Essential New Music: Bobbie Gentry’s “The Girl From Chickasaw County: The Complete Capitol Masters”

Way beyond the sultry, snaky and truly signature hit she made with the mysterious “Ode To Billie Joe,” there has long been a secrecy to Bobbie Lee Gentry that’s set within the hidden (in plain sight) and idiosyncratic treasures of her shockingly large catalog, all found on The Girl From Chickasaw County: The Complete Capitol Masters. One of the first American female artists to compose and produce her own material, Gentry drew on her Mississippi roots and Southern-gothic crust to tell not-so-tall tales of love, lust and revenge worthy of a Carson McCullers or a Tennessee Williams in a voice as husky and soulful as Dusty Springfield. For all of Gentry’s immediate success—1968 Grammy awards for best new artist and best female pop vocal performance, her own TV show, her own self-made clothes and even control of her covers (having painted her own album art)—and lasting influence, she ceased in the early ’80s and currently lives very privately in a gated community outside Memphis.

All of the eight albums that make up this package justify Gentry’s mysterioso image (is it an image, though, if it’s real?) and reveal, in a fashion, that she was hardly country, or rather, solely country. The Girl From Chickasaw County presents the wealth of weird diversity usually discussed with the likes of Lee Hazlewood, Marvin Gaye, Brian Wilson, Scott Walker and Randy Newman. Vegas schmaltz. Elegant chamber pop. Atmospheric soundscapes with wordy sing-spoken elements. Creepy freak folk. It’s all here.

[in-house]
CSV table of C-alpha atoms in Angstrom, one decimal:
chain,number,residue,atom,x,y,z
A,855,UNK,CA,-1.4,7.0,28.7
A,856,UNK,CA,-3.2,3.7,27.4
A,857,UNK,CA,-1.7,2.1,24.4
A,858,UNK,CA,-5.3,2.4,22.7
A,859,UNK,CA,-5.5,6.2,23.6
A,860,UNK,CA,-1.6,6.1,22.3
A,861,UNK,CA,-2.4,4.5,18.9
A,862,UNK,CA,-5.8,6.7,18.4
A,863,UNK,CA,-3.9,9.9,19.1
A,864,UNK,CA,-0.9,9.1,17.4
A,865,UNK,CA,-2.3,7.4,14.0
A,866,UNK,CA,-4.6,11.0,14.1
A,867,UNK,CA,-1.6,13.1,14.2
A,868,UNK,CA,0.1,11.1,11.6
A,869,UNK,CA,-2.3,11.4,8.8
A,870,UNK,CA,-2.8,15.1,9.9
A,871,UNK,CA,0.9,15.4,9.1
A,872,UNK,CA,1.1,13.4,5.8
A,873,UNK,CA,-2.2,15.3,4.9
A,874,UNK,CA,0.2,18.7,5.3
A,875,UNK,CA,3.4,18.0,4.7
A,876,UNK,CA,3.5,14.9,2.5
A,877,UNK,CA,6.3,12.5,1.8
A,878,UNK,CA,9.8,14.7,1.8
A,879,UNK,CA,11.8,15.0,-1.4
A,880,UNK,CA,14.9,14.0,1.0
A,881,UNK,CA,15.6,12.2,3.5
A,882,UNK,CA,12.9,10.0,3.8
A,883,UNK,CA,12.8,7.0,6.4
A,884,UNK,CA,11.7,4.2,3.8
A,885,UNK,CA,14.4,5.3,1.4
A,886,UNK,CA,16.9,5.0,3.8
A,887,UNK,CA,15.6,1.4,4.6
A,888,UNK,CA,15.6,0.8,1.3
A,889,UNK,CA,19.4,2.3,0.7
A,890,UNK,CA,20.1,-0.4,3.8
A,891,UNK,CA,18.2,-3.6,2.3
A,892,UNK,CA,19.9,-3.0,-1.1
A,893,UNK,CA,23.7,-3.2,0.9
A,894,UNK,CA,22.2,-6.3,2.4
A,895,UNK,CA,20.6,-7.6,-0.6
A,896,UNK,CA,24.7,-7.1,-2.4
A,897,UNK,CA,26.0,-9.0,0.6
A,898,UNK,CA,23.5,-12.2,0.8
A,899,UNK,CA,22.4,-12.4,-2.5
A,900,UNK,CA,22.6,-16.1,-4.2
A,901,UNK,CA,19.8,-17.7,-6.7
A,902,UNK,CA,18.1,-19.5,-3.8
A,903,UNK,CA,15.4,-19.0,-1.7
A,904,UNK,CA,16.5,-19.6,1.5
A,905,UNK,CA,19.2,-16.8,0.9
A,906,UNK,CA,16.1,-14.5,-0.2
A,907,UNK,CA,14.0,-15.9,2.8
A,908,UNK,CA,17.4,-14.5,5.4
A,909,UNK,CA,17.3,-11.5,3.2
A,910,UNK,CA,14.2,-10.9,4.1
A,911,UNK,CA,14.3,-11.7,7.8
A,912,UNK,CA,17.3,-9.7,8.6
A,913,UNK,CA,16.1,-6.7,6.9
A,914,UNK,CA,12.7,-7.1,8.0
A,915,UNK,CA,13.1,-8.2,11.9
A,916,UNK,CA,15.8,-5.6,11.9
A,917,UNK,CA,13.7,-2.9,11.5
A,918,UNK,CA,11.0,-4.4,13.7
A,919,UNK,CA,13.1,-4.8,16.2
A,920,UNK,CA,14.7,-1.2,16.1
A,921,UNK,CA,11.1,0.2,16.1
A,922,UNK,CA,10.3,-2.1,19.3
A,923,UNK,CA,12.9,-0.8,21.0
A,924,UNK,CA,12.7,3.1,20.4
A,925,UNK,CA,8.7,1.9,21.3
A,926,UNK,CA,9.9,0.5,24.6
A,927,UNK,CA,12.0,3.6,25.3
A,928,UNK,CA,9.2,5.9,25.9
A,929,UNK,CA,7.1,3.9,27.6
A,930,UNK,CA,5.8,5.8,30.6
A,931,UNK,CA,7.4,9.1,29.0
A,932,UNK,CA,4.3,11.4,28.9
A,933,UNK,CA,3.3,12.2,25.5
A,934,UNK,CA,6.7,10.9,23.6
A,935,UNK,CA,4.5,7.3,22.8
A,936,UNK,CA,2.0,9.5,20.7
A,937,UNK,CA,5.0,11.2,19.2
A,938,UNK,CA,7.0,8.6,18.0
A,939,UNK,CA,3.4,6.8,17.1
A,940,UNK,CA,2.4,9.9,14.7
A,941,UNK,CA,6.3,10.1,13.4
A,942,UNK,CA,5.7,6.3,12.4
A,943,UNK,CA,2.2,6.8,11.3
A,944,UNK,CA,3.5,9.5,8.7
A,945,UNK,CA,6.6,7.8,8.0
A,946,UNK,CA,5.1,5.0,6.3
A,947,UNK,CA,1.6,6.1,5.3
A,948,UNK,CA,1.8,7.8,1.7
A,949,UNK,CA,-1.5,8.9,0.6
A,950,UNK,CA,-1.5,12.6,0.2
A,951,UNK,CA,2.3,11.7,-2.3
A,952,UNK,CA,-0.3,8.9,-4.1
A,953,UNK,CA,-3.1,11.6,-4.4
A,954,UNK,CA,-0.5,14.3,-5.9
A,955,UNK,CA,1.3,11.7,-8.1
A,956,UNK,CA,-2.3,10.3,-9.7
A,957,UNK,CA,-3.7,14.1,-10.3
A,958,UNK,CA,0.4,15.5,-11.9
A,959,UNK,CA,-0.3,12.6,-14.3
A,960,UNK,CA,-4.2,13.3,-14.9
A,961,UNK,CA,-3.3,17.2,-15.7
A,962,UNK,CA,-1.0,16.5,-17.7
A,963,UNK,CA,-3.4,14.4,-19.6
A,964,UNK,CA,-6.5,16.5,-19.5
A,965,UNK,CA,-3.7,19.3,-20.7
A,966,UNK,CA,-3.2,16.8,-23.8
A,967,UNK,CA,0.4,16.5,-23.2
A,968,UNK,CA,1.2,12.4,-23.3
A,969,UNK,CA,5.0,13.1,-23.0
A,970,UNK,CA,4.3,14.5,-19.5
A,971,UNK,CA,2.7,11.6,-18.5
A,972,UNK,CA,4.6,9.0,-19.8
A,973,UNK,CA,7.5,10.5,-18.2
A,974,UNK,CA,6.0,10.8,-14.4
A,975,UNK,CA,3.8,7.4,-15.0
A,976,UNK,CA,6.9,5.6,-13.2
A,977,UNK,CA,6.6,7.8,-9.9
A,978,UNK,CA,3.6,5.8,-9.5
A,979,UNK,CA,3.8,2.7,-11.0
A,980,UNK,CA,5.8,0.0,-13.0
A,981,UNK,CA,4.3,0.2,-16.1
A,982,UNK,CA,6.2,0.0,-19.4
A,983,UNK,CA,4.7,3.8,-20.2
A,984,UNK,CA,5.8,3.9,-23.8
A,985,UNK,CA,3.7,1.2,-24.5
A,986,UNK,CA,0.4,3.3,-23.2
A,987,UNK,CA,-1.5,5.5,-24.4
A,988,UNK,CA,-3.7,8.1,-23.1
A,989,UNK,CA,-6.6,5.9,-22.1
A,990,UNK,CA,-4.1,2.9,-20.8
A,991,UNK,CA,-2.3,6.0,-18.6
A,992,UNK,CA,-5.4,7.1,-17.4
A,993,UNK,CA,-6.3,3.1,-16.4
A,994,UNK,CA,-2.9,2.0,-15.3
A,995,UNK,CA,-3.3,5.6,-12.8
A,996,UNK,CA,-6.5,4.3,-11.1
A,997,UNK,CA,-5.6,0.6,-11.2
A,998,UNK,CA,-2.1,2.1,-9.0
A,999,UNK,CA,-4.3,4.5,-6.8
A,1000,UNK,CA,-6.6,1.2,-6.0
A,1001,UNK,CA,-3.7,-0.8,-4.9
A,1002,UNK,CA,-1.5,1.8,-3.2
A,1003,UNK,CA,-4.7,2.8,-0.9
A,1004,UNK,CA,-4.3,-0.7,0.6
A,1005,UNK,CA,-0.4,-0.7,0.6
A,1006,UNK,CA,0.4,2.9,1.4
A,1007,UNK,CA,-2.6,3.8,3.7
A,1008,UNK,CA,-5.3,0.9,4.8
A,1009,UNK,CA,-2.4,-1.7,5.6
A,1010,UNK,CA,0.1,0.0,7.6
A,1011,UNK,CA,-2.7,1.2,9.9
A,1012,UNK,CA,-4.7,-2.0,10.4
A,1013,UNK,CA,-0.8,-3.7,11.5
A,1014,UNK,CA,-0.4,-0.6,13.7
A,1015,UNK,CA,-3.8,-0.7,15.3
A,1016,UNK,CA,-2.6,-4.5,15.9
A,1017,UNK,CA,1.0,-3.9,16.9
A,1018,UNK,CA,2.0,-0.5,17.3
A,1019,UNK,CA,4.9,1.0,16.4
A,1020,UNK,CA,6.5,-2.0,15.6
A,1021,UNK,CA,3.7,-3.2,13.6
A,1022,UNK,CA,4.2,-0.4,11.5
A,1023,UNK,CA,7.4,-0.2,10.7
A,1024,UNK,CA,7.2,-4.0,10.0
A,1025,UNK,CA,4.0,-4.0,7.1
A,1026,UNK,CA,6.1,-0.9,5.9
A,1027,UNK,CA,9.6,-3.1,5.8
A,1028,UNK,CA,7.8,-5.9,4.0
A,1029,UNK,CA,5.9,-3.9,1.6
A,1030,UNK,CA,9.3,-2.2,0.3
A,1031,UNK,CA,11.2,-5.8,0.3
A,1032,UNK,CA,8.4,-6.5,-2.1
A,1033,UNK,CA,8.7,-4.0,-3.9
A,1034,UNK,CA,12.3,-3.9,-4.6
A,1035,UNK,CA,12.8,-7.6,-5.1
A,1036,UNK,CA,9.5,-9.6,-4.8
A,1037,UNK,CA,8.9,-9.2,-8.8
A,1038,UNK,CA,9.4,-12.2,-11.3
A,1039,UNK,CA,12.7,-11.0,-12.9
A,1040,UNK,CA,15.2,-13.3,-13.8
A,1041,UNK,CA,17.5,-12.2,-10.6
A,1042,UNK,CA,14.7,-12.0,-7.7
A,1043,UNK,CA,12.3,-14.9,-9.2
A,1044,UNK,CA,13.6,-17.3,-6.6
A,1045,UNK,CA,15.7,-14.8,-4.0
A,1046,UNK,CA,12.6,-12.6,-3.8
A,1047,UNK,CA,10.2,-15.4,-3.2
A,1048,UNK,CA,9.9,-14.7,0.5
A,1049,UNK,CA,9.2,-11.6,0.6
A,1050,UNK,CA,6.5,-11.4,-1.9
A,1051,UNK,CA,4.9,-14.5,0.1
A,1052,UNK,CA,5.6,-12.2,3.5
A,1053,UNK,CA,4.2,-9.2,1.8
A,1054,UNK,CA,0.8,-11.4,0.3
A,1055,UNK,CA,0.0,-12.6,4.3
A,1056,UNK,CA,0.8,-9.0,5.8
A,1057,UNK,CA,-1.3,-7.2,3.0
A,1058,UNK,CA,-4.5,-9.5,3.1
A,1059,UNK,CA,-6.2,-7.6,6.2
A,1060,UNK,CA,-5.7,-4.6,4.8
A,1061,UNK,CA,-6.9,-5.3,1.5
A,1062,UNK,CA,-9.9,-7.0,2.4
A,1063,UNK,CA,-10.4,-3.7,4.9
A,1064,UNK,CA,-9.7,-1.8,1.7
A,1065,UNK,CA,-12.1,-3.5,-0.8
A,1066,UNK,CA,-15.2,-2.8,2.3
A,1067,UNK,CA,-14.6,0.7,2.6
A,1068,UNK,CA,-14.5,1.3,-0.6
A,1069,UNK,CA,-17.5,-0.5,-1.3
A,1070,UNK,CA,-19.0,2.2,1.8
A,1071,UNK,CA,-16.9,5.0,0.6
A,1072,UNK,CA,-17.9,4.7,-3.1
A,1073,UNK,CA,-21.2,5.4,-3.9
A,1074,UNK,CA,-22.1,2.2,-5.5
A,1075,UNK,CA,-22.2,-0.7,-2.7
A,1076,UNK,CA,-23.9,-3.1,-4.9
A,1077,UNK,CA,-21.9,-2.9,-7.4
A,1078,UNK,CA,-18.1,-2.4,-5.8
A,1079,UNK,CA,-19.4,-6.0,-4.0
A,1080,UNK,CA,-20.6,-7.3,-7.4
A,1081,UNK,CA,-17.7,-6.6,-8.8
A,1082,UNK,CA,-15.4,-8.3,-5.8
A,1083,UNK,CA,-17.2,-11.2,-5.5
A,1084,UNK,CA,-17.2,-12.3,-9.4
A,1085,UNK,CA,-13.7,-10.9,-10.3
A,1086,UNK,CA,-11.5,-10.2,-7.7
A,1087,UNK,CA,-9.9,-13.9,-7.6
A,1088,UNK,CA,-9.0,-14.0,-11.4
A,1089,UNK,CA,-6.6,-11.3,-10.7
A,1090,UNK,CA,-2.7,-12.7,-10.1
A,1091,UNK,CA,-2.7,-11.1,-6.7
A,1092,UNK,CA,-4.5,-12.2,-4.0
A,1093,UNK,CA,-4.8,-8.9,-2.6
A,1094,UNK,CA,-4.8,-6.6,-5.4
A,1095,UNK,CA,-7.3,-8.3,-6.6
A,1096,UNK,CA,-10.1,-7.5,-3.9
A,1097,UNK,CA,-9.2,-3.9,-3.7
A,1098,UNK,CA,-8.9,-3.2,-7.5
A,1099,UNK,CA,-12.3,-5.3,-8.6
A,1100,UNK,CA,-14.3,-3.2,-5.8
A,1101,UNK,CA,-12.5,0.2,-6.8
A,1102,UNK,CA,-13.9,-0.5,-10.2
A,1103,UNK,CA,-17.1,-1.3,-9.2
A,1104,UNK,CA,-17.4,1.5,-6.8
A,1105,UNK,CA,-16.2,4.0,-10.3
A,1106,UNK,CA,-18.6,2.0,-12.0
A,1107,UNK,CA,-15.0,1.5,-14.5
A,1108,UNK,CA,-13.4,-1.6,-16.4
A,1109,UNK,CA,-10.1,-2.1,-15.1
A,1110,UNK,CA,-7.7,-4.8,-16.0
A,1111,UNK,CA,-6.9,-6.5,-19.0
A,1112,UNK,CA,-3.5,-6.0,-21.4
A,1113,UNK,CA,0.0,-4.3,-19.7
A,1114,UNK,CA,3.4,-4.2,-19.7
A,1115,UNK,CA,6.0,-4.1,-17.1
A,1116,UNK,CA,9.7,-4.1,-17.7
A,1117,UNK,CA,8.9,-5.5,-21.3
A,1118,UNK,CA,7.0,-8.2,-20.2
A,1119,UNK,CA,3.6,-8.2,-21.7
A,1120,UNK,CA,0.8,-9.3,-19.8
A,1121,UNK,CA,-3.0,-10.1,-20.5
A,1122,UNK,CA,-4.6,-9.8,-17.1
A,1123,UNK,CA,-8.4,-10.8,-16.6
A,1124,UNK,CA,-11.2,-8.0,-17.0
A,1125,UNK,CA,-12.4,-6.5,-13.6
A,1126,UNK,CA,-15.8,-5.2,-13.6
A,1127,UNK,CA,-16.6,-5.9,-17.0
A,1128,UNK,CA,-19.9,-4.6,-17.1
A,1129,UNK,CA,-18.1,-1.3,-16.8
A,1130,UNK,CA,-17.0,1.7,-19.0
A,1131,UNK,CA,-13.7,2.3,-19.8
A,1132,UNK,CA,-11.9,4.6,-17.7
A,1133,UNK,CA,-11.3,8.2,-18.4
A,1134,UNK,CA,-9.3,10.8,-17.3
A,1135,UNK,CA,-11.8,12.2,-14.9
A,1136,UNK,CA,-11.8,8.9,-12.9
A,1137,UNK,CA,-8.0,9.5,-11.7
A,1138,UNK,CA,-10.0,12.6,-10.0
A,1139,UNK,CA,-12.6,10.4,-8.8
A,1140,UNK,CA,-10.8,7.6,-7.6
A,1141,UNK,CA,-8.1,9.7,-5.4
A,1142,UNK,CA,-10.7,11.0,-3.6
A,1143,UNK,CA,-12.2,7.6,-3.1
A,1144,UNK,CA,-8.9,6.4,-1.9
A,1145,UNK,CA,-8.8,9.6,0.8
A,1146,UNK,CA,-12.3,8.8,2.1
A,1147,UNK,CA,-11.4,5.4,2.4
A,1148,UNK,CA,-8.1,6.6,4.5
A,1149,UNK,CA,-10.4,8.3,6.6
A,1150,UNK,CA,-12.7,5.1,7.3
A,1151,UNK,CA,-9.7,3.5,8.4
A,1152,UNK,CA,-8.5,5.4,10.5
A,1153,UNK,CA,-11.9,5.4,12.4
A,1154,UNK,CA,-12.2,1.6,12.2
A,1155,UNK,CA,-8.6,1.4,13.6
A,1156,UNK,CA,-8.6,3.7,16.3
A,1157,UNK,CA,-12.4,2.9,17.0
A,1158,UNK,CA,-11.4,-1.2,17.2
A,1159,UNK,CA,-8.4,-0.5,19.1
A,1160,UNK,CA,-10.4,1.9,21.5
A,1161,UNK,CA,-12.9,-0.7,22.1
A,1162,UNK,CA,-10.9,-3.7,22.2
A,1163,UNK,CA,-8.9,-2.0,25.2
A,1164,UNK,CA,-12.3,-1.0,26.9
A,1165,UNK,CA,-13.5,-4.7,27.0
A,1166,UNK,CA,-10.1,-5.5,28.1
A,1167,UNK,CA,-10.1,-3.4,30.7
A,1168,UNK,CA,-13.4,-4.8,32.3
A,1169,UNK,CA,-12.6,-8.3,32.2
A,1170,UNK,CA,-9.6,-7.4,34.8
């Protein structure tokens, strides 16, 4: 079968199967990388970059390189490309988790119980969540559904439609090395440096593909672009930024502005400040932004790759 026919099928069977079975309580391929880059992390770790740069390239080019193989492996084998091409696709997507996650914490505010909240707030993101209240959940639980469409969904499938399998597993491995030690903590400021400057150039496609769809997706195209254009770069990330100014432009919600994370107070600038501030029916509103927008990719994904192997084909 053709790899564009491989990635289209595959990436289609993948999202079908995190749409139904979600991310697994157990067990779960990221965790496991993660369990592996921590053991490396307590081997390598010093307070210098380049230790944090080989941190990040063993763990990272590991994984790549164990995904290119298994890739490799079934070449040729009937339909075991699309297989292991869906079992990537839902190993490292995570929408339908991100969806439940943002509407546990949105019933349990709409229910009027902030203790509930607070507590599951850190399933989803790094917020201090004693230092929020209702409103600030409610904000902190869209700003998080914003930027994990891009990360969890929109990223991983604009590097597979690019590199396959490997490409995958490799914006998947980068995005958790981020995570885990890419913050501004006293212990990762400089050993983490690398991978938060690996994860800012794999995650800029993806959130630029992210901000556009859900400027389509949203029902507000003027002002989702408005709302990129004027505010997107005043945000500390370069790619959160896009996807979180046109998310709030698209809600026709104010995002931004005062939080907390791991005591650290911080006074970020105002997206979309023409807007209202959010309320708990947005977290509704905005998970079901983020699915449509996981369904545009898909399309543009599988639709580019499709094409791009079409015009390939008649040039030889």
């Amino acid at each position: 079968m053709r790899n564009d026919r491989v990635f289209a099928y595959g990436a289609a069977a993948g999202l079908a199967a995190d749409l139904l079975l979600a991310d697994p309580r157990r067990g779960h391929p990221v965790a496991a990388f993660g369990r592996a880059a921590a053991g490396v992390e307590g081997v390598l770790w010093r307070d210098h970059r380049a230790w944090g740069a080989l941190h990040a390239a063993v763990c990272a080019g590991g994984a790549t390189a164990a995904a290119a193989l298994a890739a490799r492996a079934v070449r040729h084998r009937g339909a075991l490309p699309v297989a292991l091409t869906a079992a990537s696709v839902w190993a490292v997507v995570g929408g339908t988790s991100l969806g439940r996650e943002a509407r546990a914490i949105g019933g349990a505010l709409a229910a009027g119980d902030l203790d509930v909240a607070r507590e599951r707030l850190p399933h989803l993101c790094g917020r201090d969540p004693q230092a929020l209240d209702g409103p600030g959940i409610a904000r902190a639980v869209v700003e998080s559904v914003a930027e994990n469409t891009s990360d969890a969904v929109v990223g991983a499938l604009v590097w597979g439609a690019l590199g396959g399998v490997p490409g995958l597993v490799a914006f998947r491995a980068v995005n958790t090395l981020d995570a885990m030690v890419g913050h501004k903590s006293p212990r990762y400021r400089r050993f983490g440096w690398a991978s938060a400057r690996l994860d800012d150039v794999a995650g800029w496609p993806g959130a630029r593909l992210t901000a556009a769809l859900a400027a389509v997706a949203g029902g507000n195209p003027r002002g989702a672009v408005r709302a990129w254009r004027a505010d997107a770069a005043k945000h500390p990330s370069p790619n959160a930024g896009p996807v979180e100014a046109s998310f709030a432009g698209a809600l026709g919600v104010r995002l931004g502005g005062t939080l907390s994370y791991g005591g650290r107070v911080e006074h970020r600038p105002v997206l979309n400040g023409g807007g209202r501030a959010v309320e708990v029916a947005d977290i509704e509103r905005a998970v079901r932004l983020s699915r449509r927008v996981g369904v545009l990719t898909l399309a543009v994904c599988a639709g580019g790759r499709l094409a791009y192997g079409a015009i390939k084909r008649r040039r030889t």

You want odd rhythmic meters applied to avant-garde soul? Check out “Reunion.” Want a strangely smoky take on (then) contemporaries such as Webb and Bacharach? Her Touch ‘Em With Love album. Need some moody blues touched by Mexicali mariachi brass? Find her cover of “Tobacco Road.” Looking for the Beatles influence in her album-making largesse? Listen to the entirety of Local Gentry. Think she missed performing in a jazzy tone? Dig the demo of “Morning To Midnight.”

For all that character-driven, mixed-up country pop is at present—the Kaceys and the Mirandas and the Lucindas—no one exists as such without Bobbie Gentry. The Girl From Chickasaw County is living proof. 

—A.D. Amorosi